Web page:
Lookin’ back at the good ole days

  • Contributed Kekaha resident Chris Cook is a former editor of The Garden Island, and will discuss the arrival of missionaries on Kauai at Saturday's Old Timers' Day at The Storybook Theatre of Hawai‘i in Hanapepe.

  • Courtesy Chris Cook This portrait of George Prince Kaumuali‘i was printed in 1822 in a Foreign Mission School fundraising engraving titled "Four Owyhean Youths," based on portraits by Samuel F.B. Morse.

  • Mark Jeffers / Special to TGIFR!DAY

    Community members read through pieces of history at The Storybook Theatre of Hawai‘i’s Old Timers’ Day event in 2019, in Hanapepe.

  • Mark Jeffers / Special to TGIFR!DAY

    Old Timers’ Day in Hanapepe is marked by a tour of the town, including The Storybook Theatre of Hawai‘i’s location in the center of town.

  • Mark Jeffers / Special to TGIFR!DAY

    Gerald Hirata, president of Kaua‘i Soto Zen Temple Zenshuji in Hanapepe, talks about the late U.S.Sen. Sparky Matsunaga at a previous Old Timers’ Day in Hanapepe.

Hear stories about Hawaiian history in Hanapepe on Saturday during The Storybook Theatre of Hawai‘i’s fourth annual Hanapepe Old Timers’ Day, when storytellers come out to bring the good ‘ole days back to life.

It’s a day of music, history and food. Starting at 9 a.m. on Feb. 8, the gathering features special guests out and about in Hanapepe, telling stories of the past.

Slides and photos are all on tap, as well as plenty of talk-story opportunities.

MCS Grill is providing lunch for a donation at 11 a.m., and then at noon Chris Cook takes the stage for the main event.

In the spotlight this year is the Rev. Samuel Ruggels, a young Connecticut man who established a mission church and school at Hanapepe in the late 1810s.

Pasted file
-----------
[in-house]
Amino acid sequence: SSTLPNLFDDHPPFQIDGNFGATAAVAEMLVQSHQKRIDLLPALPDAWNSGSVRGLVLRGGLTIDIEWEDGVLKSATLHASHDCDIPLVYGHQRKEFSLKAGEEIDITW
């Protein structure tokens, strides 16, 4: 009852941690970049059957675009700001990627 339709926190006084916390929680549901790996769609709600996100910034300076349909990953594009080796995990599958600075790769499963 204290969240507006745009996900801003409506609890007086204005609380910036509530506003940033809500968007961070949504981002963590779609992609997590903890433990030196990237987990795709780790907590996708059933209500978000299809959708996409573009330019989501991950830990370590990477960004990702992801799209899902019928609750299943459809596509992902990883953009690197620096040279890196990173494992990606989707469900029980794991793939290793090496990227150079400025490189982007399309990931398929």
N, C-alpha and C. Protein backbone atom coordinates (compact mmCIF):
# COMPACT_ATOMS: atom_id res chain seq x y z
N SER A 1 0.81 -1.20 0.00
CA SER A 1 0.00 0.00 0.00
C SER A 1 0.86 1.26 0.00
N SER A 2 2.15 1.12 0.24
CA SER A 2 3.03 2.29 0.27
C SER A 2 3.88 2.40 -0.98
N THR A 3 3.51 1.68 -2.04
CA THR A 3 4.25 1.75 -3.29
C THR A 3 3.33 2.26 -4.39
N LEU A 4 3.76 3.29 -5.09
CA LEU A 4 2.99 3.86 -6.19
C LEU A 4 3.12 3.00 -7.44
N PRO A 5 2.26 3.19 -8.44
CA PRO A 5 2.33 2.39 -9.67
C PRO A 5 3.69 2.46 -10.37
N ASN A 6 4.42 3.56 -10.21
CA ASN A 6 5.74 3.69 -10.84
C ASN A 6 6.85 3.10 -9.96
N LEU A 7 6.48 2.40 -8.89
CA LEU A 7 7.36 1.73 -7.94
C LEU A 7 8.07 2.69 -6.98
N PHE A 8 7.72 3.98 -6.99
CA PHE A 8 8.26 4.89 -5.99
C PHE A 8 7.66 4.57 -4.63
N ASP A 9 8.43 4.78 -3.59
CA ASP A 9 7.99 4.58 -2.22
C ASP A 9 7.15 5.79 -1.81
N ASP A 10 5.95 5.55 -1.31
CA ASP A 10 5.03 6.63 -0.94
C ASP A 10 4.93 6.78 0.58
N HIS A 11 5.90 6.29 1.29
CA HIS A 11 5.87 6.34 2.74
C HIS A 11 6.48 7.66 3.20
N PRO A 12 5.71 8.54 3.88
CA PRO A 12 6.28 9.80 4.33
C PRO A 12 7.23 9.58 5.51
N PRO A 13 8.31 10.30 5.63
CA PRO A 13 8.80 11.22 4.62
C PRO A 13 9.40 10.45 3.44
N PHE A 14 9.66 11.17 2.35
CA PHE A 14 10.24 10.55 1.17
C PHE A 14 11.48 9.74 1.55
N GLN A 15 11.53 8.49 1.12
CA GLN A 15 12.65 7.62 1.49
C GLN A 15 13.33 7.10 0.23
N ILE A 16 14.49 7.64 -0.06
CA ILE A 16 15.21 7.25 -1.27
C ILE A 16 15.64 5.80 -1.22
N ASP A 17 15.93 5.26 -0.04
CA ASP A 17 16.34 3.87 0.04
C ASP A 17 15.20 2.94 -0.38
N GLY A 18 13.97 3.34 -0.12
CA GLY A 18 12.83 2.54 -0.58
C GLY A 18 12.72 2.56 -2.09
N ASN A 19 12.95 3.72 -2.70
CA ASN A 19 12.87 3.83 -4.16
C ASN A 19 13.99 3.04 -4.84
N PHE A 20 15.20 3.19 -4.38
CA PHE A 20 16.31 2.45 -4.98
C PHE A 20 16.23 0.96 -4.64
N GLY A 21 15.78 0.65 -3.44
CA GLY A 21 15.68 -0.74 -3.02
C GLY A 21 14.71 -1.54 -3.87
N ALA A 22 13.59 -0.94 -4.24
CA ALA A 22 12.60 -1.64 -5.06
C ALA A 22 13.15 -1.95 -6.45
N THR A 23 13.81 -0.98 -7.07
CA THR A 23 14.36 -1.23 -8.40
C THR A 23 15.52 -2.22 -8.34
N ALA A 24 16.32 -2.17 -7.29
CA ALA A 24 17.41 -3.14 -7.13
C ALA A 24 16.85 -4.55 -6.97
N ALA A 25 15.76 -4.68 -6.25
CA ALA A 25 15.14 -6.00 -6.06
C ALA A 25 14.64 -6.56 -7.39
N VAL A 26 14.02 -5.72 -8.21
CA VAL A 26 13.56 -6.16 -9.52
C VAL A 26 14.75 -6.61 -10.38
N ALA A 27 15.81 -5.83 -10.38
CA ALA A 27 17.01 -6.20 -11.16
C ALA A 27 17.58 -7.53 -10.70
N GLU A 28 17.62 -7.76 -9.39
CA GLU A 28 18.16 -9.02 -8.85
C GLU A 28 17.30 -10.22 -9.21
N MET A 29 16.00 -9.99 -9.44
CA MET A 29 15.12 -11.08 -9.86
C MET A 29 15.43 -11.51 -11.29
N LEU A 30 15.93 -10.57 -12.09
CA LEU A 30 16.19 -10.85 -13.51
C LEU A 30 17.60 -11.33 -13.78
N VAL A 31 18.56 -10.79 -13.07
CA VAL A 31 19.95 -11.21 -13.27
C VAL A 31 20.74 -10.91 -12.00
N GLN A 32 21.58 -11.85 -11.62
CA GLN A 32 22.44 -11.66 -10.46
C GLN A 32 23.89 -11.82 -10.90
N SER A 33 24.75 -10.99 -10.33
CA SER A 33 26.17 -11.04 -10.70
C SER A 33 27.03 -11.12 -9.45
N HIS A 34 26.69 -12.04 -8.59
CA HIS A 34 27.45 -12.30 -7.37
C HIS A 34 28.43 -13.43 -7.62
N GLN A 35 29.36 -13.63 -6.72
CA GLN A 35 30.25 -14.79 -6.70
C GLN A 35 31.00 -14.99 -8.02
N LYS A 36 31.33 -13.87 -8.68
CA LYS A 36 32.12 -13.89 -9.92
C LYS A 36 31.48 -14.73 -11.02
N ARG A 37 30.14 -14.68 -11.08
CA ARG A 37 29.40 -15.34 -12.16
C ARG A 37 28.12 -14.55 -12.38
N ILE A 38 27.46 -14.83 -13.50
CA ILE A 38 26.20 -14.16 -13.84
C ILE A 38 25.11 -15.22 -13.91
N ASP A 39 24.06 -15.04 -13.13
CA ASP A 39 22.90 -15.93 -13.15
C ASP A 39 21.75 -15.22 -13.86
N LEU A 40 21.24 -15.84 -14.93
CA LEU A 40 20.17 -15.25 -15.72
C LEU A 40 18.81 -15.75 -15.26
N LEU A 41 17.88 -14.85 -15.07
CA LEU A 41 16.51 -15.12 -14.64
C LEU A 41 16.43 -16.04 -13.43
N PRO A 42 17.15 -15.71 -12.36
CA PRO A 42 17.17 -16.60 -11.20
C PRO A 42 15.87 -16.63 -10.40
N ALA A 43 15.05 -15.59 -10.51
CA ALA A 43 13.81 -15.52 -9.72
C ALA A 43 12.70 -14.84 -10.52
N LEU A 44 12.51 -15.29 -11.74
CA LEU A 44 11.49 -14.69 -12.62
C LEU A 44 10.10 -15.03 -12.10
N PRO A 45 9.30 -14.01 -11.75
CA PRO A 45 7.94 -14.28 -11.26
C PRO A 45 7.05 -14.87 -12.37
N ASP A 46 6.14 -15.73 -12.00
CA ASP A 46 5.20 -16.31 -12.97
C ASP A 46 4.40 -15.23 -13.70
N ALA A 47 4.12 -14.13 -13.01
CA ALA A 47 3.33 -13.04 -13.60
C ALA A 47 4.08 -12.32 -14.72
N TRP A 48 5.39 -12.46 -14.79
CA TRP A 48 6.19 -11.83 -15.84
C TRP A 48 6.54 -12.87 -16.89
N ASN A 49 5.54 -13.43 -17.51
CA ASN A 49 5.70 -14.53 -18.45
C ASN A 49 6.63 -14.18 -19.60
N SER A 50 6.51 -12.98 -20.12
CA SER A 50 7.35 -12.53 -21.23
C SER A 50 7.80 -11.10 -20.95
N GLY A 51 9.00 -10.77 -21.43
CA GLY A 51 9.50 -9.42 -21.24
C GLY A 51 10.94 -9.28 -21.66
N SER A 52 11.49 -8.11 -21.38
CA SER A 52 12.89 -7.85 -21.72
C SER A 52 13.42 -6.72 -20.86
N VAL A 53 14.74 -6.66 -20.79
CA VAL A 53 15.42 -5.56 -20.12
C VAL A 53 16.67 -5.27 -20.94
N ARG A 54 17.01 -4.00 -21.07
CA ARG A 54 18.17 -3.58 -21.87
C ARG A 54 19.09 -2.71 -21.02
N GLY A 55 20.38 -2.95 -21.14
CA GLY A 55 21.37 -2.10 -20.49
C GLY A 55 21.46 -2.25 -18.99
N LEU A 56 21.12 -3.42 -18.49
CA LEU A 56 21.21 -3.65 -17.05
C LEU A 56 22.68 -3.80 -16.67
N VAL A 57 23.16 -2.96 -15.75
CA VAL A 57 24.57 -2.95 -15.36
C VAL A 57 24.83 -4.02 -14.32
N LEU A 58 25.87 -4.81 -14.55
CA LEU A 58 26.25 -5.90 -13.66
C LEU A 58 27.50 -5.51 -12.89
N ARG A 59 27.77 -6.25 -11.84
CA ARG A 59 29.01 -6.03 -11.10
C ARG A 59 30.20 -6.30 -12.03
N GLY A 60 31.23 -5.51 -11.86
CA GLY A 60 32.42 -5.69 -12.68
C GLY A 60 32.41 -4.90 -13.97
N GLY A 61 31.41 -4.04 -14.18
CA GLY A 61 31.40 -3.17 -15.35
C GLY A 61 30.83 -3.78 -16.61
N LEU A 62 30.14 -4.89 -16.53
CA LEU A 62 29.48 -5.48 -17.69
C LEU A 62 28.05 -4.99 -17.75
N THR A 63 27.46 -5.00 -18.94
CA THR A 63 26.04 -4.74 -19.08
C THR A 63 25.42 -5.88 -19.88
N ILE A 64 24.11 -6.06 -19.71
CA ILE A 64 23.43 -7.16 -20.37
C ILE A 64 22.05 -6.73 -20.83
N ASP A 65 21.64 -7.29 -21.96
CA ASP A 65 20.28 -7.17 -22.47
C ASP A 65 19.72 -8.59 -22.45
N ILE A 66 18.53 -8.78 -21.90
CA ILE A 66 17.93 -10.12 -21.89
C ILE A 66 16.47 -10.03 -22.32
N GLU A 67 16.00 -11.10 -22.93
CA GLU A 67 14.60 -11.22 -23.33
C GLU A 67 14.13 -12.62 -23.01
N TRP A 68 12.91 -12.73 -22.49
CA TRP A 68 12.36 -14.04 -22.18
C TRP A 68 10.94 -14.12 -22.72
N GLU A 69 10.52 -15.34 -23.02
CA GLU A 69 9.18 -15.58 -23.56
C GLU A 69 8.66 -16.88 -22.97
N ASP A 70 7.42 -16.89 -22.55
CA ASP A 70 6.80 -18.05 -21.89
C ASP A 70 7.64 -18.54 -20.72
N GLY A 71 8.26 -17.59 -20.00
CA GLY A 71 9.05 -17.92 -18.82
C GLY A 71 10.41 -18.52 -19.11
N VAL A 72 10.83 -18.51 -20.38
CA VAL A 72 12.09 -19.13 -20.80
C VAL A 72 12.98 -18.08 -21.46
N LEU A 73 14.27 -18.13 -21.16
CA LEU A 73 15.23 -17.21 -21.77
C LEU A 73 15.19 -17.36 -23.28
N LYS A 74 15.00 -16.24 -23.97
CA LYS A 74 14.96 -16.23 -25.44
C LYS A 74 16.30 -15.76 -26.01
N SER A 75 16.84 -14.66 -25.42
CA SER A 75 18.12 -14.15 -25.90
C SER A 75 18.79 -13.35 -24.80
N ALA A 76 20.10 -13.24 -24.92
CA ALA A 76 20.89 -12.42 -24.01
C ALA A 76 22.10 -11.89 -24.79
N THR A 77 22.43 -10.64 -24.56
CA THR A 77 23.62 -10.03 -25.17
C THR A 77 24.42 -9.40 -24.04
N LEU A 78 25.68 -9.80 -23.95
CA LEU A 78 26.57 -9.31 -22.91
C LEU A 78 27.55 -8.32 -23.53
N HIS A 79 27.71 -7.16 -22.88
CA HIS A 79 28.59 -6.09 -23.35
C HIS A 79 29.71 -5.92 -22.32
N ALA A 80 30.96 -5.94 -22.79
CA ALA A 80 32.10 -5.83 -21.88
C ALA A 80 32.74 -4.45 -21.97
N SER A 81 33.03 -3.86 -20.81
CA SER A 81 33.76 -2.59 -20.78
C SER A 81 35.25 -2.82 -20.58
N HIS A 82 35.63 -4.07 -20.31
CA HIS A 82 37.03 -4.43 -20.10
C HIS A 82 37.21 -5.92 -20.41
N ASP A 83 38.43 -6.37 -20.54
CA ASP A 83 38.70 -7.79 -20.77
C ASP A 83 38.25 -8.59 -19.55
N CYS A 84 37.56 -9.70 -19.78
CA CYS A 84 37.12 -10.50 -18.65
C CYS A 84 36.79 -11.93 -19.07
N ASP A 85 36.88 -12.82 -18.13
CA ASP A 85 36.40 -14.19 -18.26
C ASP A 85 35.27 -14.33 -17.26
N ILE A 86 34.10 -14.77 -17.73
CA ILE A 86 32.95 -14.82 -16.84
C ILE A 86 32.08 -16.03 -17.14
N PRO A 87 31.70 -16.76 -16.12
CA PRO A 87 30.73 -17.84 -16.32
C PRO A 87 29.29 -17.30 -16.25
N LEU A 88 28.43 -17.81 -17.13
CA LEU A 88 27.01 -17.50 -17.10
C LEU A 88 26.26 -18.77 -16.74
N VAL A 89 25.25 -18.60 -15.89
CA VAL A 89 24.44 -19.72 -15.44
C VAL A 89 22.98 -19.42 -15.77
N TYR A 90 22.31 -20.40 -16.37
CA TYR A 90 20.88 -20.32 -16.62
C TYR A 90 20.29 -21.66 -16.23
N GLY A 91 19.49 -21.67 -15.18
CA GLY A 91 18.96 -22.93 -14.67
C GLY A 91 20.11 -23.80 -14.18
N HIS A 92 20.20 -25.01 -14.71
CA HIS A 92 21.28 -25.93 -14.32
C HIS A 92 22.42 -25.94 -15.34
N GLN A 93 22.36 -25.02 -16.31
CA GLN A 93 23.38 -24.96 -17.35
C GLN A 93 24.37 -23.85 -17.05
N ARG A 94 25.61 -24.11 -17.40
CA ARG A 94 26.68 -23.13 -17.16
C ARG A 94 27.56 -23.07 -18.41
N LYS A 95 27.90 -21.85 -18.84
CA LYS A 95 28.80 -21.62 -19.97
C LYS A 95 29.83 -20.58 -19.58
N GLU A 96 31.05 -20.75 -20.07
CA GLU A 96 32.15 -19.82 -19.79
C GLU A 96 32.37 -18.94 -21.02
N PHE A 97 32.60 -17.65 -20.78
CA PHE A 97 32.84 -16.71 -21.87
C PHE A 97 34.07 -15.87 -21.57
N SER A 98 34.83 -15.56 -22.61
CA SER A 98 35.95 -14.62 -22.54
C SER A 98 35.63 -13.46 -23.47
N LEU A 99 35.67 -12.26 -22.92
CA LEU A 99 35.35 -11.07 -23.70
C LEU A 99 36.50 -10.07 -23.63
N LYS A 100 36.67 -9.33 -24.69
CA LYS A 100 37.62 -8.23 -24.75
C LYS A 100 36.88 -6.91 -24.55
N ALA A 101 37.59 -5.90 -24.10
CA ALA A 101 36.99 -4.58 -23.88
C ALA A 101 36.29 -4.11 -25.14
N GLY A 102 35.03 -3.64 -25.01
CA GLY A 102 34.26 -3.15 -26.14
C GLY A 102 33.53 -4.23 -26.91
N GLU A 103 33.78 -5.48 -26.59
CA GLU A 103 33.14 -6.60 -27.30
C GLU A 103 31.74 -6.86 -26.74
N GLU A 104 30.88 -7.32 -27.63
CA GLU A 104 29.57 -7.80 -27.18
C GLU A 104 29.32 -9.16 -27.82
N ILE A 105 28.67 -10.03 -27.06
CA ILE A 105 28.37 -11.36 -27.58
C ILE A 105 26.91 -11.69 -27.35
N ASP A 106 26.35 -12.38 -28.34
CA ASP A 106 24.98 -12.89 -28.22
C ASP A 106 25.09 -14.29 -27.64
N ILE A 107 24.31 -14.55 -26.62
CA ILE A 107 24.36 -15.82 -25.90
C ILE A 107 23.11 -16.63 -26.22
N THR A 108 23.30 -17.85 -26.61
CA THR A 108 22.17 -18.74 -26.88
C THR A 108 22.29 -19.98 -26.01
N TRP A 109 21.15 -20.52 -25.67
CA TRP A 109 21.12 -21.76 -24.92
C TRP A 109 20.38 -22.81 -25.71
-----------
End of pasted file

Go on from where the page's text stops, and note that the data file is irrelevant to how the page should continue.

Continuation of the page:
Telling the story is Cook, a local author and Kaua‘i trustee on the board of trustees of the Hawaiian Mission Houses.

Cook said this topic comes at the perfect moment, as the Hawai‘i Mission Bicentennial is being commemorated across Hawai‘i in the spring of 2020.

Two days of events are scheduled on Kaua‘i on May 2 and 3, with breakfasts, tours and a historic re-enactment of missionaries landing at the Russian Fort in Waimea.

The Ruggels story on Saturday will take the audiance through the life of the young man, who took big risks and was one of the first two American Protestant missionaries to land on Kaua‘i.

The other of the two was also named Samuel, last name Whitney. When the two landed on Kaua‘i on May 2, 1820, they had with them Humehume, long lost son of King Kaumuali‘i.

Humehume had been sent to New England for education when he was a child.

Kaumuali‘i met the group when they landed that day, and then granted land and support to missionaries as they settled.

The story touches on the founding of the Hanapepe mission station in 1824, and provides insight to missionary life in the 19th century.

“The roots of the pillars of Hawai‘i’s modern society trace back to the contributions of the American missionaries,” Cook said.

Examples he cites are spreading literacy through printing and opening schools, making Hawai‘i one of the most literate nations in the world within a generation, introducing Western medicine to combat introduced diseases that were killing off the Native Hawaiian people, bringing Western law that complimented the kapu laws of the ali‘i, and melodious music and singing that led to the Hawaiian music of today.

After Cook’s telling of the story of the Ruggels Mission Station, Storybook Theatre is hosting a town walk throughout the afternoon, where participants can get more information about the history of Hanapepe and its relation to the rest of Kaua‘i.

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Jessica Else, editor-in-chief, can be reached at 245-0457 or jelse@thegardenisland.com.

1 Comments
  1. Roger Hokansson February 7, 2020 11:33 pm Reply

    why celebrate invaders and disease bringers? me as an outsider wouldn’t


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